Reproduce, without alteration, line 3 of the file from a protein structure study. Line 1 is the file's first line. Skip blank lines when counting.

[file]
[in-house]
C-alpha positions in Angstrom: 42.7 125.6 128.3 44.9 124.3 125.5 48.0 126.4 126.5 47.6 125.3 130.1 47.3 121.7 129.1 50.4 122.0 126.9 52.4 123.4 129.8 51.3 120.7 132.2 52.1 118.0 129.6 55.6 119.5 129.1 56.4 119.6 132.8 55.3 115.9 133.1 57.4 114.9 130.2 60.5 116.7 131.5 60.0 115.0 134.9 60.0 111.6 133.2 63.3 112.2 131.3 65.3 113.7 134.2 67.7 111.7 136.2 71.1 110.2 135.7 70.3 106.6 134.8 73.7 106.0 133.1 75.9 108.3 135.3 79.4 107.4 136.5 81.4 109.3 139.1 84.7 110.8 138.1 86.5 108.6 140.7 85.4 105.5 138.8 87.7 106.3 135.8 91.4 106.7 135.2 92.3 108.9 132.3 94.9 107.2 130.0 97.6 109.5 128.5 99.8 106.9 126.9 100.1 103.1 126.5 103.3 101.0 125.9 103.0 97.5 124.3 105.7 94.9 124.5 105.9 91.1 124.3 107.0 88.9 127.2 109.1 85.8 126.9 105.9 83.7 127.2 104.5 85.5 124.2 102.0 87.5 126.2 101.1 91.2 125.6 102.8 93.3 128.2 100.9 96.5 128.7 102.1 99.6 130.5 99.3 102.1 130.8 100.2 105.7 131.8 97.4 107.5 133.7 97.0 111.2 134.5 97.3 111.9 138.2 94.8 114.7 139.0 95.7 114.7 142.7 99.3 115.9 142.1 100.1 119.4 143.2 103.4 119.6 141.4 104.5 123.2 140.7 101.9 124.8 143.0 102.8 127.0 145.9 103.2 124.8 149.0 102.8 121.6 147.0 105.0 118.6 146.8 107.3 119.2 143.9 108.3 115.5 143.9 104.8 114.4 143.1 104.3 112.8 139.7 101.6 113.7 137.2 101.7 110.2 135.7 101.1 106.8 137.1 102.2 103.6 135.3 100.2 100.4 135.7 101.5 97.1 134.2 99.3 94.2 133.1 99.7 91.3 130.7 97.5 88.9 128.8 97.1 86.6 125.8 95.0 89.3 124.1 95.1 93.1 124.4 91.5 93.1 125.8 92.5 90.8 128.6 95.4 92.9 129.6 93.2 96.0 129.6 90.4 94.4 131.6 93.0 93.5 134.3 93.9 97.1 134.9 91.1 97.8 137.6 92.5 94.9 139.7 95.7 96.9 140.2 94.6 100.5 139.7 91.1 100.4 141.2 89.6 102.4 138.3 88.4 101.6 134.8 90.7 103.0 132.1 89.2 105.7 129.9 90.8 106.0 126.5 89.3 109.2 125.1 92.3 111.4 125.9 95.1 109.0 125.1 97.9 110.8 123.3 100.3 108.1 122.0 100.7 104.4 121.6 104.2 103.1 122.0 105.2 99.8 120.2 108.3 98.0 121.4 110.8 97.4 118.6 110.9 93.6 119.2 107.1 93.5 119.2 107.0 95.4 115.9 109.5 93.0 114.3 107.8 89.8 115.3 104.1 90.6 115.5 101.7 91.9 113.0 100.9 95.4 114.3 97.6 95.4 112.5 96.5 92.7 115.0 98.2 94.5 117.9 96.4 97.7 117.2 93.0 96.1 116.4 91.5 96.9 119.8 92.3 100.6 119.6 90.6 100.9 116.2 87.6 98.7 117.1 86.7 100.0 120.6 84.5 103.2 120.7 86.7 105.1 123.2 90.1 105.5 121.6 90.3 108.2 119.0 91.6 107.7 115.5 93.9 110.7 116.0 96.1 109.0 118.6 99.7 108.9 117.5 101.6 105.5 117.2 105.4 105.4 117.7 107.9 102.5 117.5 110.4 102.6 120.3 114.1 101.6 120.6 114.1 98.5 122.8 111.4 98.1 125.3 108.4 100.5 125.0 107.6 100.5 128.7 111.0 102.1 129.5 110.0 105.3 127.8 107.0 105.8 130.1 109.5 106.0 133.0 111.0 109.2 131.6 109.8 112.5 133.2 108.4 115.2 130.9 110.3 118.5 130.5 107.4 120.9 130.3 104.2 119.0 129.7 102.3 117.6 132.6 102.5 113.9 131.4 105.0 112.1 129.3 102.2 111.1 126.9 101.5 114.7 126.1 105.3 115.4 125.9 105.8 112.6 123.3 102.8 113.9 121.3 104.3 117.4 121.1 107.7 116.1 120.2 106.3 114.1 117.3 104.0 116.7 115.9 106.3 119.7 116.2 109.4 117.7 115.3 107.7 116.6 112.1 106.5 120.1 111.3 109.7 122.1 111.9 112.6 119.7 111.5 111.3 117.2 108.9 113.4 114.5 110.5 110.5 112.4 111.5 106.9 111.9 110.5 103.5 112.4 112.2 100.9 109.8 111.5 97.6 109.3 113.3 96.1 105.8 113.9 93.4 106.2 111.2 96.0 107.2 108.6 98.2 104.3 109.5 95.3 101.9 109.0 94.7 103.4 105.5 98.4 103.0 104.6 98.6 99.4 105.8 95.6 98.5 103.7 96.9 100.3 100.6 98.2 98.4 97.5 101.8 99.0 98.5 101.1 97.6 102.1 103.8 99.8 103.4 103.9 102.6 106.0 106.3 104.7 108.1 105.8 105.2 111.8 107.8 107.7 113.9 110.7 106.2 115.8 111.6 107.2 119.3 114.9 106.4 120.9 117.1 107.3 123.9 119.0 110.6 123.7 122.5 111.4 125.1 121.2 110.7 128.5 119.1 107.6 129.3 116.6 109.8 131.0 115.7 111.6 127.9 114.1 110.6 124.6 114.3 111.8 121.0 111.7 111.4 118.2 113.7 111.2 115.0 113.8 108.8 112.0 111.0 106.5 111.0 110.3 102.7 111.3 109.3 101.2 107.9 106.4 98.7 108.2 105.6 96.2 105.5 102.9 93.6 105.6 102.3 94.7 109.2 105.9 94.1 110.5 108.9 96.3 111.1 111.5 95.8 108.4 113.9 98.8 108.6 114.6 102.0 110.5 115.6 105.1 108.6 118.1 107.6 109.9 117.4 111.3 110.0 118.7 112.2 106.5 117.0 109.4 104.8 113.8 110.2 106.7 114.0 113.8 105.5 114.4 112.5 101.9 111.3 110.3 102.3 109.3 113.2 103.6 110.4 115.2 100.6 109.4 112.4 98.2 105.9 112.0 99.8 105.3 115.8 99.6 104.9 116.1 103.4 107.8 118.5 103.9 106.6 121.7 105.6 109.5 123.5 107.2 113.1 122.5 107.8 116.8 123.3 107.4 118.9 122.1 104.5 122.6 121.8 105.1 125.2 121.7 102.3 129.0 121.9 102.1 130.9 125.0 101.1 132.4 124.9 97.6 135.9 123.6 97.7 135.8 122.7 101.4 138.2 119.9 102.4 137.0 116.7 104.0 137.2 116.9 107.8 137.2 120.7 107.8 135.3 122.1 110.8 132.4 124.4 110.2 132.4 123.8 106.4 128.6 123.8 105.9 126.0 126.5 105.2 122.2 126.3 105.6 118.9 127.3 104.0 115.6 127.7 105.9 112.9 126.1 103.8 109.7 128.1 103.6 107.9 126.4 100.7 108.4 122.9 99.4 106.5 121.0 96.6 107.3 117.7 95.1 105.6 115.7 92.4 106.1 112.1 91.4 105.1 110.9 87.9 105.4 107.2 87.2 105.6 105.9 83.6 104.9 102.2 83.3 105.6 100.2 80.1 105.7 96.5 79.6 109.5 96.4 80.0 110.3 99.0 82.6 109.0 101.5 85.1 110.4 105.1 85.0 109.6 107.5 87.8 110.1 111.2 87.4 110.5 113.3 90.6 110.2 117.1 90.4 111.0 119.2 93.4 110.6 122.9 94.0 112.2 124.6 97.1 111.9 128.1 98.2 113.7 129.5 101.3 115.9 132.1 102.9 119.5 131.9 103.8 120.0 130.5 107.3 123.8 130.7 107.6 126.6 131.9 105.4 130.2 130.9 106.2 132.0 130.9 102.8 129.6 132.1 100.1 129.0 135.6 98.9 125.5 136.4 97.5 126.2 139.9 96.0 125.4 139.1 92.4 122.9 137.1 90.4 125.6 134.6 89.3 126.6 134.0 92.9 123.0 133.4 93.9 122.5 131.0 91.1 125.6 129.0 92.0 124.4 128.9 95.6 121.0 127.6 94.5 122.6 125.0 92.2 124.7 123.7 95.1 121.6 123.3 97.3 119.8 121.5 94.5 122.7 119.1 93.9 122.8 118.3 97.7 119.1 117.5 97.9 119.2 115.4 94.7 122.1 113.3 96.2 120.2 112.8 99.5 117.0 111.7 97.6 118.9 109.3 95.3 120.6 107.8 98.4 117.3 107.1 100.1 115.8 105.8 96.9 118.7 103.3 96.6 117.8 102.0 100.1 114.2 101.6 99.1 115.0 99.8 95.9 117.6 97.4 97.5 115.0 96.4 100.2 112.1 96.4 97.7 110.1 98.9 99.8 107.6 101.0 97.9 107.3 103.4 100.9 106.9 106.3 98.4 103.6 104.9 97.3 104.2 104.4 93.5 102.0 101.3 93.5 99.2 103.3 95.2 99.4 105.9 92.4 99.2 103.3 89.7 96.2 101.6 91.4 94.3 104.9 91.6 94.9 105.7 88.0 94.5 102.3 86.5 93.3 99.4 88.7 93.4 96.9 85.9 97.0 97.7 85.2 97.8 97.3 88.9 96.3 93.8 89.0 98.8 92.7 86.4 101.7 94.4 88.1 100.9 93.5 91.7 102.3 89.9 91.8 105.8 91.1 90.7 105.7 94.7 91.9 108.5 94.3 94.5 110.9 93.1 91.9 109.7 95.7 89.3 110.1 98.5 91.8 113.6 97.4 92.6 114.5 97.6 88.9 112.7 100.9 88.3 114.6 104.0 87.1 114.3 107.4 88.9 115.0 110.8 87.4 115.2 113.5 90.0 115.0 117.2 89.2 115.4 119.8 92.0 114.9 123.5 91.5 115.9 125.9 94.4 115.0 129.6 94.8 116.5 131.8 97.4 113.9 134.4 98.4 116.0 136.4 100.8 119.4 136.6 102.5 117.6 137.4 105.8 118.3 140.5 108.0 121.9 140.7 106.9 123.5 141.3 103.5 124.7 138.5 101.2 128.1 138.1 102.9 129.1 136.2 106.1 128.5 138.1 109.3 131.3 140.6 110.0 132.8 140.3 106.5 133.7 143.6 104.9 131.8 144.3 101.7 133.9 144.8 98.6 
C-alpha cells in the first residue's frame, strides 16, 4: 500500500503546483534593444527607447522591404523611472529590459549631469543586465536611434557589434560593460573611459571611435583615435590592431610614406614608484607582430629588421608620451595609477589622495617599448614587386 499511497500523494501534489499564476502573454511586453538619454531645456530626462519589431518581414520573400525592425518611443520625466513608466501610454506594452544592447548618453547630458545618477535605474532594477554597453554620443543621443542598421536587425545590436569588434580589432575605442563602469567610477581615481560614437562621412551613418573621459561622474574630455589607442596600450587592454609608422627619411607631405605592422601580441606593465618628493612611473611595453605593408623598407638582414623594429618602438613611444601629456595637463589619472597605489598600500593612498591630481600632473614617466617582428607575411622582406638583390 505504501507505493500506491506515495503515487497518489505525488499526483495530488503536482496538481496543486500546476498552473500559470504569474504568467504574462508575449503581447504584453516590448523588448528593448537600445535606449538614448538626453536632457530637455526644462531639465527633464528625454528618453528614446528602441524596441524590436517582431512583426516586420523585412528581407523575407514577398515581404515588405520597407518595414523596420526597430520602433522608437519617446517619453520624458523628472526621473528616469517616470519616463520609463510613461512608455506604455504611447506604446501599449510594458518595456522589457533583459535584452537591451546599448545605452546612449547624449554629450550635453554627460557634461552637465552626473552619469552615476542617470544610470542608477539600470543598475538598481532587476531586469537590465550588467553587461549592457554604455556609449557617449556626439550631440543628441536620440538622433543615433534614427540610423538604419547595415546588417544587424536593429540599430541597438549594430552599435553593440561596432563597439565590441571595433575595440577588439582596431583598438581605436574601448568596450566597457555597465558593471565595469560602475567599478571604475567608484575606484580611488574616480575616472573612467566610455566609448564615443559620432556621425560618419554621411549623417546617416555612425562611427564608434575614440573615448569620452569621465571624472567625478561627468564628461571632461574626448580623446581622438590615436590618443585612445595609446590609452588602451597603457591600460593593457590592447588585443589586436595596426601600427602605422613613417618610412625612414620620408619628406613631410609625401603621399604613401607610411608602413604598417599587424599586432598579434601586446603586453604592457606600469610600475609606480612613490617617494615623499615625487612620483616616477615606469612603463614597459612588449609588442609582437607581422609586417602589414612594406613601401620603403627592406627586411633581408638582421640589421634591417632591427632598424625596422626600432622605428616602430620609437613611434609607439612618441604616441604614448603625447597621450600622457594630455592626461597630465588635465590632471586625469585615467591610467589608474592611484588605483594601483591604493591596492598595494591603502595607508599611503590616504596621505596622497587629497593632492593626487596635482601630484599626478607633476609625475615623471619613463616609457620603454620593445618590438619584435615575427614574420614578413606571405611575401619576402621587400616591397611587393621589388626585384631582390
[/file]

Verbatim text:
C-alpha cells in the first residue's frame, strides 16, 4: 500500500503546483534593444527607447522591404523611472529590459549631469543586465536611434557589434560593460573611459571611435583615435590592431610614406614608484607582430629588421608620451595609477589622495617599448614587386 499511497500523494501534489499564476502573454511586453538619454531645456530626462519589431518581414520573400525592425518611443520625466513608466501610454506594452544592447548618453547630458545618477535605474532594477554597453554620443543621443542598421536587425545590436569588434580589432575605442563602469567610477581615481560614437562621412551613418573621459561622474574630455589607442596600450587592454609608422627619411607631405605592422601580441606593465618628493612611473611595453605593408623598407638582414623594429618602438613611444601629456595637463589619472597605489598600500593612498591630481600632473614617466617582428607575411622582406638583390 505504501507505493500506491506515495503515487497518489505525488499526483495530488503536482496538481496543486500546476498552473500559470504569474504568467504574462508575449503581447504584453516590448523588448528593448537600445535606449538614448538626453536632457530637455526644462531639465527633464528625454528618453528614446528602441524596441524590436517582431512583426516586420523585412528581407523575407514577398515581404515588405520597407518595414523596420526597430520602433522608437519617446517619453520624458523628472526621473528616469517616470519616463520609463510613461512608455506604455504611447506604446501599449510594458518595456522589457533583459535584452537591451546599448545605452546612449547624449554629450550635453554627460557634461552637465552626473552619469552615476542617470544610470542608477539600470543598475538598481532587476531586469537590465550588467553587461549592457554604455556609449557617449556626439550631440543628441536620440538622433543615433534614427540610423538604419547595415546588417544587424536593429540599430541597438549594430552599435553593440561596432563597439565590441571595433575595440577588439582596431583598438581605436574601448568596450566597457555597465558593471565595469560602475567599478571604475567608484575606484580611488574616480575616472573612467566610455566609448564615443559620432556621425560618419554621411549623417546617416555612425562611427564608434575614440573615448569620452569621465571624472567625478561627468564628461571632461574626448580623446581622438590615436590618443585612445595609446590609452588602451597603457591600460593593457590592447588585443589586436595596426601600427602605422613613417618610412625612414620620408619628406613631410609625401603621399604613401607610411608602413604598417599587424599586432598579434601586446603586453604592457606600469610600475609606480612613490617617494615623499615625487612620483616616477615606469612603463614597459612588449609588442609582437607581422609586417602589414612594406613601401620603403627592406627586411633581408638582421640589421634591417632591427632598424625596422626600432622605428616602430620609437613611434609607439612618441604616441604614448603625447597621450600622457594630455592626461597630465588635465590632471586625469585615467591610467589608474592611484588605483594601483591604493591596492598595494591603502595607508599611503590616504596621505596622497587629497593632492593626487596635482601630484599626478607633476609625475615623471619613463616609457620603454620593445618590438619584435615575427614574420614578413606571405611575401619576402621587400616591397611587393621589388626585384631582390